Mayor says city’s future lies in biotech, digital media and green technology
San Francisco must plan an economic future that uplifts all, Mayor Gavin Newsom said Tuesday, because traditionally strong business sectors such as finance are declining while growth is divided between high-paying, high-education sectors and traditionally low-wage sectors.
Speaking at “CitySummit: Shaping an Economic Strategy for San Francisco” at the Mission Bay Community Center, Newsom touted three industries — biotech, digital media technology and green technology— as pillars of the city’s economic future, while acknowledging that San Francisco’s pre-eminent industry remains tourism.
The trick for the latter will be providing a “ladder” structure for retail and hospitality workers so they have opportunities for advancement, according to Rhonda Simmons, the new director of workforce development in the Mayor’s Office of Economic & Workforce Development.
“You can’t have an economic development strategy without a work development strategy,” Newsom said, echoing several who spoke to the need for both highly-trained workers and jobs for those lacking college degrees.
Toward that end, and to help determine what keeps businesses in San Francisco, the government Web site www.sfeconomicstrategy
.org has launched a survey for the next stage of its research.
City Hall hopes to create an economic development plan by 2007, as mandated by Proposition I, a 2004 ballot measure advanced by Supervisor Michela Alioto-Pier. Her former aide Rob Black, who is running for supervisor in District 6 this year, spoke on her behalf at the summit. He also took aim at his opponent, incumbent Supervisor Chris Daly.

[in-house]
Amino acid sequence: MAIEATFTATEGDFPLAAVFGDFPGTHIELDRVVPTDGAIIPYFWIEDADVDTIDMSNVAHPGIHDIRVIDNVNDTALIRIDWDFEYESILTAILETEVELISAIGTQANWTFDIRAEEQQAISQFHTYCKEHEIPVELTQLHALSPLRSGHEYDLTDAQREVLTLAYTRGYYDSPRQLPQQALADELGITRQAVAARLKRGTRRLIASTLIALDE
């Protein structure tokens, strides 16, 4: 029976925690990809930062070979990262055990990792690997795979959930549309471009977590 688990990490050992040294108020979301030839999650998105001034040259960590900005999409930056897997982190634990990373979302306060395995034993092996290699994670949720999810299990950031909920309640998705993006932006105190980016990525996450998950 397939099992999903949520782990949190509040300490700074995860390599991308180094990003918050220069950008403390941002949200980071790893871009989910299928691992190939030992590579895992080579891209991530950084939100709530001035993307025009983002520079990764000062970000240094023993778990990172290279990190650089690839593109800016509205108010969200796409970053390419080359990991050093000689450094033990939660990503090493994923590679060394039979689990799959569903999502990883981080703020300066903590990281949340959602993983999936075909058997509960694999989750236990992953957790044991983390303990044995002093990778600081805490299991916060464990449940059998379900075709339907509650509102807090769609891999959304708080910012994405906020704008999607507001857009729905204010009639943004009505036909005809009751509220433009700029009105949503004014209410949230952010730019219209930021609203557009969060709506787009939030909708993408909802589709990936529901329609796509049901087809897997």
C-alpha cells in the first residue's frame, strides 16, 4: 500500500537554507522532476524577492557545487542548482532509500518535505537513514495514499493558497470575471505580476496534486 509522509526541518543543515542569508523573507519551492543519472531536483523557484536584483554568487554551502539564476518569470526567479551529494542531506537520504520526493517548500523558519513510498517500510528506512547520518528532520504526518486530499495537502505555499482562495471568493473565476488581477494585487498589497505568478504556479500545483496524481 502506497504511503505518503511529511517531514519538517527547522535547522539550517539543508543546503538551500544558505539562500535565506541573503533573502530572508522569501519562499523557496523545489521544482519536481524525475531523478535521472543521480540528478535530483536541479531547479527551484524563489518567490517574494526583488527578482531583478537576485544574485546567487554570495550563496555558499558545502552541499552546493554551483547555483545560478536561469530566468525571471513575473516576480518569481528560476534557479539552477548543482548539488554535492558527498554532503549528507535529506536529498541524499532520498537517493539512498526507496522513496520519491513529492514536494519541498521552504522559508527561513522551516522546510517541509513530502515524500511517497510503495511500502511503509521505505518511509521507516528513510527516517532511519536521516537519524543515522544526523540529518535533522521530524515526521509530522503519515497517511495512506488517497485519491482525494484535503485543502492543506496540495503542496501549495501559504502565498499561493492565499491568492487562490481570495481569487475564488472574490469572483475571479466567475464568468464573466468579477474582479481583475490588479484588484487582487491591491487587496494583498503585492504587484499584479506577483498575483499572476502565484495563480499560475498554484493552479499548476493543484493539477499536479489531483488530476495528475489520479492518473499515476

San Francisco’s economy is divided into four sectors, according to consultant Ted Egan of ICF International: a knowledge sector that includes finance, legal, advertising, tech and biotech; an “experience” sector that includes the arts, hospitality, restaurants and other attractions; and the physical and human infrastructures that support the first two, from construction to education.
Through surveys, Egan identified several goals of any economic development plan, among them choosing to promote industries that create “multipliers,” or greater overall jobs and opportunities, choosing industries that reduce inequality by providing good jobs for workers without a college degree and choosing industries that use less city resources than they produce tax revenue. His firm then evaluated every industry in San Francisco by these factors.
“What might surprise people is how many good jobs they [the information sector companies] create for people without a college degree,” Egan said.
The City faces a challenge to keep its startup information firms once they advance to the point of hiring lower-educated support staffers, he said. Many of these jobs have moved to other counties, he said.